Primary Goals of Clinicians when Managing Challenging Airways

Benn Horrisberger

Publish Date:

January 11, 2023

Ask any ED or operating room (OR) clinician about difficult airway management. They will likely tell you that the situation can quickly become a nightmare for even the most experienced anesthesiologist. But why do these frequently performed life-saving procedures represent such a challenge? And what are the primary objectives of physicians when intubating patients with challenging airways? We have the answers to both of these questions. So keep reading. 

Difficult Or Failed Intubations Can Have Severe Consequences

According to a study published in JAMA Network, physicians perform approximately 15 million endotracheal intubations (ETIs) in operating rooms annually in the US. In addition, another 650,000 intubations occur in hospitals outside the ORs, including 346,000 in emergency departments. Based on the significant number of procedures performed, one may think intubations must be relatively low-risk. But in reality, the rate of complications is high, including the potential for dental, larynx, and other soft tissue damage, hemodynamic instability, respiratory complications, and cardiac arrest.

In straightforward cases, physicians with the proper training and experience are expected to intubate patients without complications. However, challenging or complex airway cases - especially unexpected ones - may require specific techniques used less frequently or access to a team of medical professionals with special skills and devices. Further complicating matters is that even specialists have difficulty accurately predicting which patients will present with challenging airways. In fact, according to some studies, more than 90 percent of difficult airways are unanticipated. 

What Do Physicians Aim For When Managing Difficult Airways?

Considering the challenge of difficult airway management and the severe consequences of failed intubations, we wanted to determine clinicians' primary goals when managing challenging airways. To understand clinician perception of intubation challenges and risks, we surveyed 251 medical professionals, including 103 anesthesiologists, 50 emergency room doctors, 96 Certified Nurse Anesthetists, and 2 advanced registered nurse practitioners in critical care. 

We found that almost 50 percent of respondents encountered challenging airways in 5 percent or more of airway cases, with 22 percent estimating their frequency at 10 percent. In addition, about a third of the respondents admitted to only predicting difficult intubations less than 75 percent of the time. Their primary goals in such cases focus on securing airway control and ensuring they plan ahead of time with the right equipment at hand.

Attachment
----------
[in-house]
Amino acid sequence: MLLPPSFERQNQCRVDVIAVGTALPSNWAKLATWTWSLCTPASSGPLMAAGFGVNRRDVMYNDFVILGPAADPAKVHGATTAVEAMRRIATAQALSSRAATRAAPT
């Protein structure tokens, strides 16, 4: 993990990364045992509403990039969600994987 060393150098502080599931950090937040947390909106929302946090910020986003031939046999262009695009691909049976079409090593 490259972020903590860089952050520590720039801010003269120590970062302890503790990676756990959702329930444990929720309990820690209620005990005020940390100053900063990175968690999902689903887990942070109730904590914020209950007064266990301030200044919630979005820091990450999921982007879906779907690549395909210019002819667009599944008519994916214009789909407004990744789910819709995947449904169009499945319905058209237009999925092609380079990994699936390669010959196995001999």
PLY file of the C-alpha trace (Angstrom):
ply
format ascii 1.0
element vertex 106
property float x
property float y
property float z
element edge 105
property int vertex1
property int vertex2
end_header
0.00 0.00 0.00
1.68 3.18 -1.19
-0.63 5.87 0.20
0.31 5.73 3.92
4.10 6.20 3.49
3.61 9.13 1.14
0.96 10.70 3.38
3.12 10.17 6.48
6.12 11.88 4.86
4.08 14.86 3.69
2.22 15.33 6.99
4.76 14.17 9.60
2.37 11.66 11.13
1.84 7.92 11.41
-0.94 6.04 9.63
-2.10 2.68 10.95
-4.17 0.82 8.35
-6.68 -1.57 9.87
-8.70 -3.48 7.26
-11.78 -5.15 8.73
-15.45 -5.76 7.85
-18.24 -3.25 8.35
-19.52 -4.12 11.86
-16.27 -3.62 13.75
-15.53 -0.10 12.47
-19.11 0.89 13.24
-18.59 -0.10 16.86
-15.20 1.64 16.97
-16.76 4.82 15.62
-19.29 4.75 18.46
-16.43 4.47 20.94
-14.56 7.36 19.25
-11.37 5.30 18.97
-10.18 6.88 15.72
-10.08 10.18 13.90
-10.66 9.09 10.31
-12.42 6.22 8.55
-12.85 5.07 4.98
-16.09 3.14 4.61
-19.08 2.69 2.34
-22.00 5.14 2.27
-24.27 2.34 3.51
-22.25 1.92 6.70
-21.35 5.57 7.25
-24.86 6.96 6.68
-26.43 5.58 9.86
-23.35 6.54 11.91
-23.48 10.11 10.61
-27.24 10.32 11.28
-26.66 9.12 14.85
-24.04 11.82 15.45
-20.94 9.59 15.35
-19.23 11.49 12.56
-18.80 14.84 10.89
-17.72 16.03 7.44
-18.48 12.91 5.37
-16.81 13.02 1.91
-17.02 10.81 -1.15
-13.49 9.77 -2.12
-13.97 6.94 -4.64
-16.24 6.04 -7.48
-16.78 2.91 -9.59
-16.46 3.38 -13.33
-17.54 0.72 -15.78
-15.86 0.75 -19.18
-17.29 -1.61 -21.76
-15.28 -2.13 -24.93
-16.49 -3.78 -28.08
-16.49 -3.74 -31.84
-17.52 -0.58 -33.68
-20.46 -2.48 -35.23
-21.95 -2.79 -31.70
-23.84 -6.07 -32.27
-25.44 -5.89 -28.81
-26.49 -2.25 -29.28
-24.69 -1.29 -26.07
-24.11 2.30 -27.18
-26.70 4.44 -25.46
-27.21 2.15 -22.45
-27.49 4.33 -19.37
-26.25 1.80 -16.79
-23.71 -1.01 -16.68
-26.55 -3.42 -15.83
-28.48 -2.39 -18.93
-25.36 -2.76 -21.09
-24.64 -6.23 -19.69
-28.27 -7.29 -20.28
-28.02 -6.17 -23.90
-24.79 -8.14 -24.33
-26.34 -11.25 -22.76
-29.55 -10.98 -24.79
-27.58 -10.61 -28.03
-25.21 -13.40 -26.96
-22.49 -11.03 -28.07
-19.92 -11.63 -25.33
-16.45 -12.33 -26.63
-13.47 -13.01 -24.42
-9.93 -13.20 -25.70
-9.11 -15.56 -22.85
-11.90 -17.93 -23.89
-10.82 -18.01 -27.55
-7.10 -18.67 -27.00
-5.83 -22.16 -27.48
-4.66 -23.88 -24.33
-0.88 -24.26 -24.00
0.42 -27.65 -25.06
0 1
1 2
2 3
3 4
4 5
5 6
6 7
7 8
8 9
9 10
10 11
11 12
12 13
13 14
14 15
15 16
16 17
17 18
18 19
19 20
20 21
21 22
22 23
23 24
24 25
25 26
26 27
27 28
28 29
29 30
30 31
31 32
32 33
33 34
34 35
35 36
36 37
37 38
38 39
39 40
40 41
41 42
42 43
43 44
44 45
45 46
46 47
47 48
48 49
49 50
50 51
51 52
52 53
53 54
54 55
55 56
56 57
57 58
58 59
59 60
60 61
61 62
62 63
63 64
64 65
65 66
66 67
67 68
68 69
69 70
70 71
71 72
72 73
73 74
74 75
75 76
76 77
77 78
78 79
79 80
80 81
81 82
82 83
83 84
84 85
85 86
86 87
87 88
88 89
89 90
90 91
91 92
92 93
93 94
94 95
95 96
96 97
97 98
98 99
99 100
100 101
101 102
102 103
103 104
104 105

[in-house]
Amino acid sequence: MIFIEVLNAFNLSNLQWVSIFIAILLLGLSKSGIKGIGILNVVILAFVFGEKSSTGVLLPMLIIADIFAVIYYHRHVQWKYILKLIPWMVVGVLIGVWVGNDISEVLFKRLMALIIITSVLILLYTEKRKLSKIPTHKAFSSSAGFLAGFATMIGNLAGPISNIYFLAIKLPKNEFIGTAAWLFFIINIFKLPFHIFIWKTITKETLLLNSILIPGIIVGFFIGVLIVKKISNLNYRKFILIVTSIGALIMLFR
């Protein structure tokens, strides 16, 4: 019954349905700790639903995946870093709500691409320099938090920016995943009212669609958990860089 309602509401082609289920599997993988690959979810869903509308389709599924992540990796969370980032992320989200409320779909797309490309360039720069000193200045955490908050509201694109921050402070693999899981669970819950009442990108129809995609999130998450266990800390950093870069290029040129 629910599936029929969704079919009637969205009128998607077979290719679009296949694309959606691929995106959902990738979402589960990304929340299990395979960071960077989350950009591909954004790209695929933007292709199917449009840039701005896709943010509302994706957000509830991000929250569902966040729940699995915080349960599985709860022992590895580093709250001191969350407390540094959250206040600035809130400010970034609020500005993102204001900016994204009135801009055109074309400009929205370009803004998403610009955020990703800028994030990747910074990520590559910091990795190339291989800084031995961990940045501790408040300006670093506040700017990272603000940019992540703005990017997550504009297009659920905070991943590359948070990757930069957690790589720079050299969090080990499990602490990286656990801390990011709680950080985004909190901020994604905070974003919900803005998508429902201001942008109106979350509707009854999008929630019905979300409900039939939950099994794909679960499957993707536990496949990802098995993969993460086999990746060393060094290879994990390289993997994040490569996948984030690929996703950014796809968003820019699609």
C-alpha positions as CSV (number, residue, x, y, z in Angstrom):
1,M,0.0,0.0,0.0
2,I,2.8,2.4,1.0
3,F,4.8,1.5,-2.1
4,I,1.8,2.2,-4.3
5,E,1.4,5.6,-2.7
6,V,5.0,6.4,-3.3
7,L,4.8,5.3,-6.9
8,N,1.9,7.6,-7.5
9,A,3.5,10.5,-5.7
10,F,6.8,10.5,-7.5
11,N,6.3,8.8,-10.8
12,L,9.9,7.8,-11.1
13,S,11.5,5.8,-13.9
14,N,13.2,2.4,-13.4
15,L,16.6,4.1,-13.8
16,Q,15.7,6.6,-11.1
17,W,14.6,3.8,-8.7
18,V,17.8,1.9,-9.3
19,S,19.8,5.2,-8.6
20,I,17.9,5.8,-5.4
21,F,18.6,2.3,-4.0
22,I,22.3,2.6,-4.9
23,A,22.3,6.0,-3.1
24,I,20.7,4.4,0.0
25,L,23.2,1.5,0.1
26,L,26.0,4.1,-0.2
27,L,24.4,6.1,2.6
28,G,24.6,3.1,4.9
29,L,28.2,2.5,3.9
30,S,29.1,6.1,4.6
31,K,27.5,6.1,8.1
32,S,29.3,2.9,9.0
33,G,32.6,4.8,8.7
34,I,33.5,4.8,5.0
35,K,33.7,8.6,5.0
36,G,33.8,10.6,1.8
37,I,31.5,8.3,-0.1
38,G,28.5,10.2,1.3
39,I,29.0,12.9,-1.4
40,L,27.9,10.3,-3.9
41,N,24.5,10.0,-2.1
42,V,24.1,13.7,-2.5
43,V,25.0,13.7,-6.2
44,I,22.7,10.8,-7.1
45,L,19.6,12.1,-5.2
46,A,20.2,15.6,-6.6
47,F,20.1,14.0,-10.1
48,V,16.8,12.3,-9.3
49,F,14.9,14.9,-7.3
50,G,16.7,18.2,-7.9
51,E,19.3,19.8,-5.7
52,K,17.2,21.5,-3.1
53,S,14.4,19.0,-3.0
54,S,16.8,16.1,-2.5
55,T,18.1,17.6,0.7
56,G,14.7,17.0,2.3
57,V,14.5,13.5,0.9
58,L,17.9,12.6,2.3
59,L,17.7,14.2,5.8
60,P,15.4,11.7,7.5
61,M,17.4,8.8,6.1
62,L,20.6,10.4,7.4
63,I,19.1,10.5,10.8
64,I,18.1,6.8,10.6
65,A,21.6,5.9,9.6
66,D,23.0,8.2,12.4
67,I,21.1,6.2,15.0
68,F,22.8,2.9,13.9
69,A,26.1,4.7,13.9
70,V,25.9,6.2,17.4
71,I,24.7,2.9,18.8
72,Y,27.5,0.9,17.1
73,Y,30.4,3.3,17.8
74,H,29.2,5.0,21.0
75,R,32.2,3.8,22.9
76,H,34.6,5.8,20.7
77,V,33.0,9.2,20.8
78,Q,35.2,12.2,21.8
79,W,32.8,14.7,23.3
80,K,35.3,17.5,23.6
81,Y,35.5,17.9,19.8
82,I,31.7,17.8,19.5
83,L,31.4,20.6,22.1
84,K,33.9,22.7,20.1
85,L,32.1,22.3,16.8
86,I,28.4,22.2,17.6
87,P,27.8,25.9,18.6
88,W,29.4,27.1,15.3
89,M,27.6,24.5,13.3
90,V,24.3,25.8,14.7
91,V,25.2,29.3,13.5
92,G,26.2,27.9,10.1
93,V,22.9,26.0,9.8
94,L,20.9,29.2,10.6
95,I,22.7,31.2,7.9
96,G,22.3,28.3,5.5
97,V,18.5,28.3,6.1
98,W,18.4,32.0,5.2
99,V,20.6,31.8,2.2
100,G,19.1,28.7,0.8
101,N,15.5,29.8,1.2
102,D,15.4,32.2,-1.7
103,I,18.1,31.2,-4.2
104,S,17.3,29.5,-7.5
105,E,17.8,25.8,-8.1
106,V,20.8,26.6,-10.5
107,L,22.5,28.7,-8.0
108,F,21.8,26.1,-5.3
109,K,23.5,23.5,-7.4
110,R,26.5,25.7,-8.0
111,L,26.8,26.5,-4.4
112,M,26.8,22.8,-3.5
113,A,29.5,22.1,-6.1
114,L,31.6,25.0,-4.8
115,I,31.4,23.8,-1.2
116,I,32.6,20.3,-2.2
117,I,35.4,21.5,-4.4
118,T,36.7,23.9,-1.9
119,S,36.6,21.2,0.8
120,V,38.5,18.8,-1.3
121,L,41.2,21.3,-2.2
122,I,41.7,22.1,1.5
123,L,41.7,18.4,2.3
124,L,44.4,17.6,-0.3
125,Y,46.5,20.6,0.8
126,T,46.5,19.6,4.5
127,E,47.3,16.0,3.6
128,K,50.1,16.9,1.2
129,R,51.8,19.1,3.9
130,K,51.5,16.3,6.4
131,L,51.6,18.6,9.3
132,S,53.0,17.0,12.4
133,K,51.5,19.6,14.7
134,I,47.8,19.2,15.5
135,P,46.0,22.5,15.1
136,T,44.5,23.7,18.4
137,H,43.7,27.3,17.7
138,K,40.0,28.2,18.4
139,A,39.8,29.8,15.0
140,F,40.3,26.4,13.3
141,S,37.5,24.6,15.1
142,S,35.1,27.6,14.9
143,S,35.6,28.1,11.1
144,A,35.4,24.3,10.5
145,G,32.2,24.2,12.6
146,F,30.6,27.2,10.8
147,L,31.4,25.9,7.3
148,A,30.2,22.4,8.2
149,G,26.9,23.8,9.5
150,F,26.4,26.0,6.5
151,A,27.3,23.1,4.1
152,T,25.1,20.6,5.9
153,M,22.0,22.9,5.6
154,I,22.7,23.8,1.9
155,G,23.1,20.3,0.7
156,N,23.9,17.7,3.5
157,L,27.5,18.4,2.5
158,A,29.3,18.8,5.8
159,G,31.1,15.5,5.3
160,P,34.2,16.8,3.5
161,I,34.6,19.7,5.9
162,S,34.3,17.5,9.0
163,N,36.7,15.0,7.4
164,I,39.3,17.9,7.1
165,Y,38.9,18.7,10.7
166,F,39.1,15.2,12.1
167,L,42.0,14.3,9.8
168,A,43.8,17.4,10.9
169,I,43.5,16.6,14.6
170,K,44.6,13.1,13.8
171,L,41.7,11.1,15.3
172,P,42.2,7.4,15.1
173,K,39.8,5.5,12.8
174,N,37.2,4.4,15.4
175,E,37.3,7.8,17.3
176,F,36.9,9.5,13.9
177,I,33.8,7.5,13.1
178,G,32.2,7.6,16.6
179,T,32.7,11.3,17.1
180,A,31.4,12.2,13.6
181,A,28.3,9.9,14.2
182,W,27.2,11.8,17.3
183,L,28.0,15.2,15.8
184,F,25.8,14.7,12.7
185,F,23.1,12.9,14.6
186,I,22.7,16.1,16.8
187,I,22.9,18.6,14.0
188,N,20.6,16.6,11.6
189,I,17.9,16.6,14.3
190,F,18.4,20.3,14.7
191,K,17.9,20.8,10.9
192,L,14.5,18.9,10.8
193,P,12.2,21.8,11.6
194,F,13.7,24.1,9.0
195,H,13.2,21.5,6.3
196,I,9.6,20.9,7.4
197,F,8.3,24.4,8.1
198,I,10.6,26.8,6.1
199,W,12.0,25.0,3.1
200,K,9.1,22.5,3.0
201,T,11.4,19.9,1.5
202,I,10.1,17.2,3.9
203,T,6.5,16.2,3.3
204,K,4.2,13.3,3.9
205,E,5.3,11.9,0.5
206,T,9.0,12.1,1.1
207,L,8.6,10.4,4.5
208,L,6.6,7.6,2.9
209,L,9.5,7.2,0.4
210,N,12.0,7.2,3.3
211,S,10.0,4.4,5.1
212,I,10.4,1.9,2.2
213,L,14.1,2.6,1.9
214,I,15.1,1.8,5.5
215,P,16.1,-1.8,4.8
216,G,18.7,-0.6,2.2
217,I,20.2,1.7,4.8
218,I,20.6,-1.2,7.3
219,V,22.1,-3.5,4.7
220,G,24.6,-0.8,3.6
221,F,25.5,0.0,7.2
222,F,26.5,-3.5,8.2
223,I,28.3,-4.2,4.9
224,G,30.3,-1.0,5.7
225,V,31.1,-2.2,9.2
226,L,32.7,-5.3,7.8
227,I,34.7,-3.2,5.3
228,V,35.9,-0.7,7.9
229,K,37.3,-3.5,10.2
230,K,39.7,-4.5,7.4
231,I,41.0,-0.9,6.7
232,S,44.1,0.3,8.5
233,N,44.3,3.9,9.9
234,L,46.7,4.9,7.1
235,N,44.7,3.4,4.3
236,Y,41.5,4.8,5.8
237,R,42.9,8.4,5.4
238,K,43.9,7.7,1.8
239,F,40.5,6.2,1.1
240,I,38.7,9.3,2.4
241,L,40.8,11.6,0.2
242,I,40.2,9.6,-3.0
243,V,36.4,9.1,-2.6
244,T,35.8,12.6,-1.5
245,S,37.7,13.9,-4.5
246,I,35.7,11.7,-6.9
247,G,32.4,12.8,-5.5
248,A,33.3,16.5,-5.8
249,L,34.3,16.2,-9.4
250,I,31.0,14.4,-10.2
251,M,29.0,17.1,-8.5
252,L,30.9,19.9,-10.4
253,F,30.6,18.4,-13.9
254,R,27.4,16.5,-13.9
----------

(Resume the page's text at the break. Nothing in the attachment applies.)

Our survey also revealed that over 90 percent of clinicians consider oxygen desaturation the most significant risk. In addition, 70 percent of respondents said visualization problems caused the main difficulty, followed by navigation challenges, which were mentioned by 20 percent. 

Open-ended responses confirmed that physicians are primarily concerned with securing airway control and want to plan for difficult airways. 

Secure Airway Access: 

'My goal is successful control of the airway with an endotracheal tube."

"Oxygenate and ventilate. Control the situation as much as possible and have a smooth approach since the first attempt is the best attempt."

"Gain a patent airway as quickly as possible with minimal to no harm to the patient."

"I intend to secure the airway as safely as possible while minimizing harm to the patient, utilizing the latest technologies and pharmacologic agents." 

"To stay calm and know I have the proper tools at hand."

Plan Ahead

"Prepare before a disaster. Have all the difficult intubation supplies at bedside." 

"Devising Plan A (and a Plan B) before intubation that minimizes attempts, airway trauma, and patient discomfort."

"Ensure first attempt success if identified beforehand. If encountered unexpectedly, achieve success with minimal attempts by calling for help early and utilizing appropriate resources."

"Have backup plans, hands, and equipment READILY AVAILABLE BEFORE starting. Know your anatomy before starting. If a difficult airway is suspected, make sure a dedicated person is readily available."

"My goal is always first past success. However, in the setting of multiple attempts, my goal is to maintain adequate oxygenation and ventilation at all times so that troubleshooting can take place."


No physician wants to lose a patient due to the inability to secure airway control quickly and successfully, even in the most challenging airway cases. This is why Access Airways invented QuickSteer- the latest innovation in airway management. QuickSteer's single-hand operation enables physicians of all experience levels to navigate the airway they can visualize but not get to with today's alternative tools. 

Watch this video to see QuickSteer™ in action. 

Ready to learn more? Connect with a customer service team member by calling 763.330.2162 or emailing

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